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If a picture is worth 1,000 words, what about an emoji? Emojis have quickly taken over the world as the emoji keyboard has now surpassed the QWERTY keyboard as the most commonly used. In 2015, the laughing-so-hard-you-cry emoji was even selected by the Oxford dictionary as the word of the year. But can these smiley-faced-symbols really communicate as effectively as written language?
The answer is yes. As emojis lend context clues that are otherwise lackingtext, it makes sense that they would help ameliorate communication gaps and misunderstandings that are implicit in standard messaging. There does, however, seem to be a slight generational gap when it comes to emoji usage.
Actually, it appears that emojis may be able to communicate certain things even better than just written text, like sarcasm, or facial queues. In a survey conducted by Harris Poll, 36% of millennials said that emojis convey their thoughts and emotions better than traditional words. About half as many baby boomers agree. However, when you look only at emotion, around 40% of baby boomers prefer emojis. This is not quite as many as the 66% of millennials, but it is still a huge percentage nonetheless.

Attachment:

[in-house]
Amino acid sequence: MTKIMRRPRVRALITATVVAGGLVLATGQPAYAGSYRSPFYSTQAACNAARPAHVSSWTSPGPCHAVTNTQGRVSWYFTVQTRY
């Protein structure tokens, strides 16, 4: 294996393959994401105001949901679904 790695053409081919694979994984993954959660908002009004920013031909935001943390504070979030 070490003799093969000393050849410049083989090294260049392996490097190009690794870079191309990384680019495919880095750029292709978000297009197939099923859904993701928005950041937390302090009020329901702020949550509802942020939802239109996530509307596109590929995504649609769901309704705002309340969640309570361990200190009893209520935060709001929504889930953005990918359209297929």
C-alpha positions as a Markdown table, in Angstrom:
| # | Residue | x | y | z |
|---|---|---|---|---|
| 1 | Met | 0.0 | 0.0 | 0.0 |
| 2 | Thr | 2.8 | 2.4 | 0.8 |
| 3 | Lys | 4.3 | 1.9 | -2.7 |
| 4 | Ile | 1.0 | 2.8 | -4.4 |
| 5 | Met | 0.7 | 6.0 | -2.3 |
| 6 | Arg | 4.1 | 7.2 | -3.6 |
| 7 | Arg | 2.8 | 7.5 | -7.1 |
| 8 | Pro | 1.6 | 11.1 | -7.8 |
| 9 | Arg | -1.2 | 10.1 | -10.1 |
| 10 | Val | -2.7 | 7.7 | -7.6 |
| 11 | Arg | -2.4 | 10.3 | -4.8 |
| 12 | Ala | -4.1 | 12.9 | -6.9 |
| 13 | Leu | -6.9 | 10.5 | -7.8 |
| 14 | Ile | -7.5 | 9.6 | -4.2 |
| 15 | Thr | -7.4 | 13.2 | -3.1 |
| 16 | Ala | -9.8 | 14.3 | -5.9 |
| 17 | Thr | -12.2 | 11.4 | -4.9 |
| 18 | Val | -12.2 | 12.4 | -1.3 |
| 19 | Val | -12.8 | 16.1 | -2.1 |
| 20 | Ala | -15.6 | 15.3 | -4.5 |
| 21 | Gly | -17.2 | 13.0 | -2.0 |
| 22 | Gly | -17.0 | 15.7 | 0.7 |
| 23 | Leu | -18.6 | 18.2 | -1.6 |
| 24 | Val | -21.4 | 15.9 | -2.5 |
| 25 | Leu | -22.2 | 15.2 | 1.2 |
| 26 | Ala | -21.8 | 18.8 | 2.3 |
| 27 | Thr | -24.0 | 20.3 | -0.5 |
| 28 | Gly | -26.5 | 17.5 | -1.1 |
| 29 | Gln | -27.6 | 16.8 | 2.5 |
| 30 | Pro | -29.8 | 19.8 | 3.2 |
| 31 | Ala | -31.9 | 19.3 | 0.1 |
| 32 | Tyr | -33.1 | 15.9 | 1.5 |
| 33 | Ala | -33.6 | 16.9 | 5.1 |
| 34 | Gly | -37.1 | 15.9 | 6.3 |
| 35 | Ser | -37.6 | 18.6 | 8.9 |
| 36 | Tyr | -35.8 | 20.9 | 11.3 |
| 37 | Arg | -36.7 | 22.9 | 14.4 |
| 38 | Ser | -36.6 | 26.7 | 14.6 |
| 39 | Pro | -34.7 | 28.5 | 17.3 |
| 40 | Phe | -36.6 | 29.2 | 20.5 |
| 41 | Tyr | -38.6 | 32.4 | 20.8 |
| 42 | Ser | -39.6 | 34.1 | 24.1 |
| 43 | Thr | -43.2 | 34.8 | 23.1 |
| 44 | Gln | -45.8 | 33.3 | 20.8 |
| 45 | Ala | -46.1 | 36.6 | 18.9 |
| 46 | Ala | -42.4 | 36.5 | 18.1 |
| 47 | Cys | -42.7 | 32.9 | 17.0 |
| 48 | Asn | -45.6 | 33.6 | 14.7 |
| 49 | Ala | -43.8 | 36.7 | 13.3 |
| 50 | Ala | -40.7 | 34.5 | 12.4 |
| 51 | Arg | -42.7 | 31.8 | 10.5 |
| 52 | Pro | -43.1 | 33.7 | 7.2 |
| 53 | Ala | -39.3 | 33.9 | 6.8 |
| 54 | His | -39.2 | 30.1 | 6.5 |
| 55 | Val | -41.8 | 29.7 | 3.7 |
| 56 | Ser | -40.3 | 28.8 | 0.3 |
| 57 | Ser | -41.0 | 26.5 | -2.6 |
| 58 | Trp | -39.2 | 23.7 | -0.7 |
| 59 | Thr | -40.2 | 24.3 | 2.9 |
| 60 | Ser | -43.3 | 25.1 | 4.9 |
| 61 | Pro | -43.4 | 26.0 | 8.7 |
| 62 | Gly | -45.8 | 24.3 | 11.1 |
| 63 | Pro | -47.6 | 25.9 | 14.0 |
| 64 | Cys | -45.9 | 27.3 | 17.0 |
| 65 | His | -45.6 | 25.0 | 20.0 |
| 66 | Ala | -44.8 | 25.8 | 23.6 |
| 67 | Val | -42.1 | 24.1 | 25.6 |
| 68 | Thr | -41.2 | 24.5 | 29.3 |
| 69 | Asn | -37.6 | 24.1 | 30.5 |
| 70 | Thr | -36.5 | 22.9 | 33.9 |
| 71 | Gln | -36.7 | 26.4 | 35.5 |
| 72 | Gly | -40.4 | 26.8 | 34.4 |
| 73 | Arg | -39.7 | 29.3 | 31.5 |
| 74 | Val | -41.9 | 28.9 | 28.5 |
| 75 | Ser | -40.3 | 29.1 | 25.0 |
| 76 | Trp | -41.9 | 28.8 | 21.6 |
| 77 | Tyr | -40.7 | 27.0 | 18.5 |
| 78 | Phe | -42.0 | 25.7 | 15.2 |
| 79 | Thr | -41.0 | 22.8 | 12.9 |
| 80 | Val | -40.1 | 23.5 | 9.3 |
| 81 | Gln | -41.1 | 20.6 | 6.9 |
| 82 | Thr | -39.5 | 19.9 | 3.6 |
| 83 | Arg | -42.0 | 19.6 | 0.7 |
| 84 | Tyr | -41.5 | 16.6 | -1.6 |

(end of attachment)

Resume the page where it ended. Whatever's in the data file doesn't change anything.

Some researchers even argue that emojis are the language of the future. They state that emojis are reminiscent of ancient cave drawings in their abilities to express whole ranges of concepts other than their literal verbal meaning.
"In the future, less words and letters will be used in messaging as pictures and icons take over the text speak language," says Professor John Southerland from University College London in an interview with DailyMail for the article, "Generational language gap "seismic'".
Emojis are simply universal as they do not rely on the constraints of language. A dancing emoji sent by a Spanish speaker will still convey "dancing' to a Japanese recipient. Because of their innate charm and fluid contextual meaning, emojis may well be the language of the future, or, at least, supplement language even more than they do now.
Jon Pfeiffer is an experienced entertainment and copyright trial attorney practicing in Santa Monica. Jon is also an adjunct professor at Pepperdine University in Malibu, California where he teaches Media Law. COM 570 covers First Amendment issues as well as copyright, defamation and privacy.
Contact Jon and his team today.